Labour and Home Affairs minister, Edwin Batshu, has vowed that if the South African pastor who commands members of his flock to eat grass comes to Botswana, he would not be allowed to repeat such antics.
“As leaders, we have a duty to protect the nation and we will not sit idly by and allow him to do that here,” says Batshu, adding that the government would be counting upon on members of the public and the media to tip off authorities in the event the pastor visits and orders church members to eat grass.
The pastor, a South African Motswana, has apparently visited Botswana before and conducted a far-from-tame church service in Gaborone North. No grass-eating has been reported but Daniel is supposed to have slapped and kicked around some those who attended the service. This is part of the course at this church.
Personally, the minister says that he was horrified to see the dramatic images of believers, down on all fours and ravenously devouring mouthfuls of grass in the name of religion. He adds that his ministry is “following up” the matter to get answers to questions that many more people are still asking themselves about the way this South African does religion.
The pastor in question is Lesego Daniel of Rabboni Centre Ministries in Ga-Rankuwa, in the Gauteng Province, who has declared himself to be an unconventional miracle-maker in the mould of Jesus Christ. What is outside convention at Rabboni is that Daniel commands members to eat grass with the assurance that cultivating such outlandish herbivorous appetite not only brings them closer to God but also poses no risk to life and limb.
One YouTube video is a sight to behold. Microphone in hand and urgency in his voice, Daniel is importuning church members to clear off a patch of luxuriant green grass that they are also sprawled on.“Eat quickly! Eat quickly! Today no time, no time. Eat quickly!” he is heard shouting over loudspeakers.In addition to scripture-backed enticement, the pastor whets the congregants’ appetite by raving about the succulence of the grass, dreamily comparing it to a variety of delicious food and claiming to have eaten some himself.
From the pews, the congregation (which in the language style of charismatic churches call him “Man of God”) roars back in approval. The adspeak in the video is so masterful that in future when the Water Utilities Corporation has lifted the current water rationing and gardens spring back to life, some of those who watch it may begin to look at their neighbour’s lawn grass with completely new eyes.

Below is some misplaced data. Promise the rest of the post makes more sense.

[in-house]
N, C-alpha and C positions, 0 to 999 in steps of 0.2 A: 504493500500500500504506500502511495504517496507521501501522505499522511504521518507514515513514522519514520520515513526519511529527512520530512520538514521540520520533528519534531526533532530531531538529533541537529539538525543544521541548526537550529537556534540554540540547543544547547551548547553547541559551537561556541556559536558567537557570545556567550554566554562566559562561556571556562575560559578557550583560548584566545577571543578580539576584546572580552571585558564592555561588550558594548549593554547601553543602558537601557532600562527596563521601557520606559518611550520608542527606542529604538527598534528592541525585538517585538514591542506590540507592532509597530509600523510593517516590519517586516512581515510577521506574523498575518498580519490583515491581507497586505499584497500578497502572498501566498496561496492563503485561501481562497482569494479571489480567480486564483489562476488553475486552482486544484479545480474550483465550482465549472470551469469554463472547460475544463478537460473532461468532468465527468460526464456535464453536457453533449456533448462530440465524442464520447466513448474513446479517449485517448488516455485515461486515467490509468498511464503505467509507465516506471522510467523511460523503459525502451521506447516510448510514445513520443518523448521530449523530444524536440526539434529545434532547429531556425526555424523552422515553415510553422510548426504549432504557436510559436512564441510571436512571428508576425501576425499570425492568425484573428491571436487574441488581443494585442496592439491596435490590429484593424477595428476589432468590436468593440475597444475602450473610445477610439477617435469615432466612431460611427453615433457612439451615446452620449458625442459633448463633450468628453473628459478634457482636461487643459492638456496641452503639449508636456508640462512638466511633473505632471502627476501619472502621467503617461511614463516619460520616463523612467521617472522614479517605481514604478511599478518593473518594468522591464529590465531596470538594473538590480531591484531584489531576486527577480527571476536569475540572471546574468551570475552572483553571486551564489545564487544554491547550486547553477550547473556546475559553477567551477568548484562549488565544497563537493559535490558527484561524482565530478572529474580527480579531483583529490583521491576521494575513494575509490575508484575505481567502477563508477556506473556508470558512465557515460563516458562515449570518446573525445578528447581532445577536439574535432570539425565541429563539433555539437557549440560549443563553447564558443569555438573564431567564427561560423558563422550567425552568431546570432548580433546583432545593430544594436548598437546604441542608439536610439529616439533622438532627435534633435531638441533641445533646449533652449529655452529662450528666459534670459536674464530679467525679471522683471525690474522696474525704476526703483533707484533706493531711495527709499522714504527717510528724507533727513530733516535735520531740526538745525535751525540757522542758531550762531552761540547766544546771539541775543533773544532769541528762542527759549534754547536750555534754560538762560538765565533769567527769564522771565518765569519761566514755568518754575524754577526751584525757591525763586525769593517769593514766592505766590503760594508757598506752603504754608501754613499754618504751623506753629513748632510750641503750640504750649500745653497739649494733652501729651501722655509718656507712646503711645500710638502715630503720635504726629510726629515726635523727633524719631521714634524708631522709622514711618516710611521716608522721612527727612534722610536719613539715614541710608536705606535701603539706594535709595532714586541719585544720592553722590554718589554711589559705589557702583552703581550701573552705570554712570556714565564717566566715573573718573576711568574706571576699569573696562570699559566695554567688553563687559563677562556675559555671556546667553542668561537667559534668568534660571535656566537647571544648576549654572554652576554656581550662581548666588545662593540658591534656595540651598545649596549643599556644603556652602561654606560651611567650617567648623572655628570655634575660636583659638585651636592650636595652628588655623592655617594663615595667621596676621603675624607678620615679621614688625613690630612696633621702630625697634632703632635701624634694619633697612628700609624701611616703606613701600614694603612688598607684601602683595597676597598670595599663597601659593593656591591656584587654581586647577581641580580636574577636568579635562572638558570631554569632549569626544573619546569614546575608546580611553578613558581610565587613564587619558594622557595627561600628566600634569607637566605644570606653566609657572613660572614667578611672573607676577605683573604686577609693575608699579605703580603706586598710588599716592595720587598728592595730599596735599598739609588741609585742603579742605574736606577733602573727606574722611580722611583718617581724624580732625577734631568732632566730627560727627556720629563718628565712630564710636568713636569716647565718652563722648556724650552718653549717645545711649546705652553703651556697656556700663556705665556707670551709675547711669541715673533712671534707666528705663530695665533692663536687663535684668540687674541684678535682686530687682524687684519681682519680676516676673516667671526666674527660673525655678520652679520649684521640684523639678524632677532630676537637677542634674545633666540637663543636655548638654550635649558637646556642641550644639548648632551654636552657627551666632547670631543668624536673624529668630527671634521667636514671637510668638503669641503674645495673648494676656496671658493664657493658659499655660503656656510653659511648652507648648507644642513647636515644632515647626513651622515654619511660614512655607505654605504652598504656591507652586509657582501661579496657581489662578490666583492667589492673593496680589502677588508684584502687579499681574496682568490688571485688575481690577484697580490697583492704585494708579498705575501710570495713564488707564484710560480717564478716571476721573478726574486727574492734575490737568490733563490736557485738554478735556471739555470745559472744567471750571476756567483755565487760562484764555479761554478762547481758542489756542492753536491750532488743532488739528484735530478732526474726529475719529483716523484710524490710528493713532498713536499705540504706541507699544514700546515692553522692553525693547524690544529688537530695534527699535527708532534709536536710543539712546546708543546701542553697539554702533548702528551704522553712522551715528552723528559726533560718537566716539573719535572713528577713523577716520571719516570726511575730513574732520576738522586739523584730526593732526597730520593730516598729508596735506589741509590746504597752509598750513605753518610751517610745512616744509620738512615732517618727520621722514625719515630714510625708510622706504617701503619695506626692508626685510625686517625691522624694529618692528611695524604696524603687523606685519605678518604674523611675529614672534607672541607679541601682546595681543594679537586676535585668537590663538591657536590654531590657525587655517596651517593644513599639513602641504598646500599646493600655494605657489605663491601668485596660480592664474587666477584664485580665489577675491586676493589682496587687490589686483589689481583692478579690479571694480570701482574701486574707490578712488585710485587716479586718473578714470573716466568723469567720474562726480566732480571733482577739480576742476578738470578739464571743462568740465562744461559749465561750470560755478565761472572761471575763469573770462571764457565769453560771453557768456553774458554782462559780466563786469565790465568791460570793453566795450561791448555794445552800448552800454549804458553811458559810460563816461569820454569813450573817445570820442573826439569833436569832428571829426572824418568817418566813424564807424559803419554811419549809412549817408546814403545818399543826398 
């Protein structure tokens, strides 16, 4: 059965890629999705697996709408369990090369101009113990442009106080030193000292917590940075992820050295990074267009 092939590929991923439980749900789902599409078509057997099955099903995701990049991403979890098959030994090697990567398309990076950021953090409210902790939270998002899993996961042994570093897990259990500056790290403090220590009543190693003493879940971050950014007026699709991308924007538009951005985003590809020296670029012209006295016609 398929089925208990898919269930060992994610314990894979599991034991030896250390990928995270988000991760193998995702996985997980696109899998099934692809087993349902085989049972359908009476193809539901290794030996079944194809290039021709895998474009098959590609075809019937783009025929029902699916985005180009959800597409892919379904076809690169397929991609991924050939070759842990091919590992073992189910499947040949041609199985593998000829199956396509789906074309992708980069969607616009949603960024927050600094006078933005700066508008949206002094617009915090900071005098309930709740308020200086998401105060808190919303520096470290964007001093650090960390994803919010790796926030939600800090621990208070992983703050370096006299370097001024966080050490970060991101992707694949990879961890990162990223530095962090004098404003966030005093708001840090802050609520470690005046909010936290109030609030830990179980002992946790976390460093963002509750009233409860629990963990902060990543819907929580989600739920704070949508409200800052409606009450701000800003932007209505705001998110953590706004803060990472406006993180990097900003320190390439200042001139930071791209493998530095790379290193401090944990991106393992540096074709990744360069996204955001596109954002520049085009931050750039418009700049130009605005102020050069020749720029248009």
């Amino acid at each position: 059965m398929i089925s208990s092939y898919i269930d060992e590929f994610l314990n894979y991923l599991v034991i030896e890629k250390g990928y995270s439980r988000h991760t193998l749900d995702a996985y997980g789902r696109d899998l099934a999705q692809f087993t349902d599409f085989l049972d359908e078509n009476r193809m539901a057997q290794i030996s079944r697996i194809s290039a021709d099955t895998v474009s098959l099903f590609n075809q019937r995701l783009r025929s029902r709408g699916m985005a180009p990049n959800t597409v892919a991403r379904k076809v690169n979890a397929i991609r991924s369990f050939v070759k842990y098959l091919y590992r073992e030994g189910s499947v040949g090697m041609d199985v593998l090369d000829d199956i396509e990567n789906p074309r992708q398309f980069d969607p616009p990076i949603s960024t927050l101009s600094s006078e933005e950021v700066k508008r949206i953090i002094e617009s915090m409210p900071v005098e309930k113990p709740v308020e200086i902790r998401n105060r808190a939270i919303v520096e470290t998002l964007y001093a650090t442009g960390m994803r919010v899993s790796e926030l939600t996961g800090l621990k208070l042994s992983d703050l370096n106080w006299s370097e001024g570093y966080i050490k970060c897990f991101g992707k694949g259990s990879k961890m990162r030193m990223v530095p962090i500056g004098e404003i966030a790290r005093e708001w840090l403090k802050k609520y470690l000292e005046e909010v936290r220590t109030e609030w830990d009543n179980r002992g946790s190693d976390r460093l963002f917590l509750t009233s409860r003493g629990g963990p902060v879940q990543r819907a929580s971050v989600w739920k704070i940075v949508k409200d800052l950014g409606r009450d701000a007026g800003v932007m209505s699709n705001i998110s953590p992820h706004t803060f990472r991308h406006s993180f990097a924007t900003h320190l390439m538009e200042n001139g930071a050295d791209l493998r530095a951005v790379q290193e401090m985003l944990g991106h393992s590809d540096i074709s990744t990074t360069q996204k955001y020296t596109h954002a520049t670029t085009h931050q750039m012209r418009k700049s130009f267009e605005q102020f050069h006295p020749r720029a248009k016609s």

Daniel (whose Hebrew name means “God is my judge”) has also incorporated penal-code-grade physical assault into his (bully?) pulpit repertoire. In another video, he executes a basic street-fight kick on a girl lying prone on the floor, digging into her ribs with the shiny toe-cap of a designer shoe. Seconds later, he bends down to deliver a series of vertical body blows with his right hand. What some would found even more disturbing is that when the teenage-looking girl gets back up to her feet, she is smiling from ear to ear in unmistakable joy.
This acquiescence is going to present an even bigger challenge for authorities.
Batshu is well aware of the fact that Daniel doesn’t coerce his flock to add grass to their sacrament menu. However, his advice is that if one’s faith reaches a point where, as part of worship, s/he has to comply with a command “to eat grass like a cow”, then such person needs to seriously re-examine their relationship with God. Batshu is himself a Christian, a member of Spiritual Healing Church, and says that he cannot relate grass-eating to any aspect of established Christian liturgy.
Regarding the assault, the minister (a former police commissioner) speaks generally about its commission being a criminal offence. He adds that, as Botswana law prescribes, anyone who engages in violence would be arrested, charged and tried in a court of law.
However, the effectiveness of what the Botswana government may do would be limited by the fact that the pastor can conduct grass-eating church services in his own country with absolutely no hindrance from authorities. This raises the possibility of his Batswana followers just crossing the border to be able to eat grass to their hearts’ content. Under such circumstances, a bilateral effort would seem helpful but Batshu says that he has not discussed the issue with his South African counterpart.
In one very important dimension, this form of religion is also a human security issue. The lesson from history is that in some very rare instances, a tiny minority of pastors like Daniel, have been spectacularly successful in implementing religion-based mind-control programmes, have also pushed the envelope in very tragic ways. In 1978, an American pastor called Jim Jones talked 909 of his followers into drinking cyanide-laced Kool-Aid in a mass cult murder-suicide act that had been rehearsed numerous times before. If it is any sort of consolation, it was from this tragedy that American English gained the saying “drink the Kool-Aid”, to denote sheepishly going along with a dangerous idea.
Some 300 children were among those who literally drank the Kool-Aid. By the unusually tough standards of cult sophistry, Jones would accuse straight male congregants of being homosexual and when they denied, rape them in front of others to prove his point. In another cult murder/suicide incident that happened in Uganda in 2000, some 1000 members of a doomsday cult perished in a house fire that was deliberately set by the leaders because the world was supposed to be ending anyway.
To the question of whether he sees any potential parallels between these two incidents and the grass-eating, Batshu responds by saying that the issues are different and at this point in time, the government’s immediate concern “is to do something about what we saw on TV and in newspapers.” The ministry of Labour and Home Affairs is responsible for all matters relating to religion.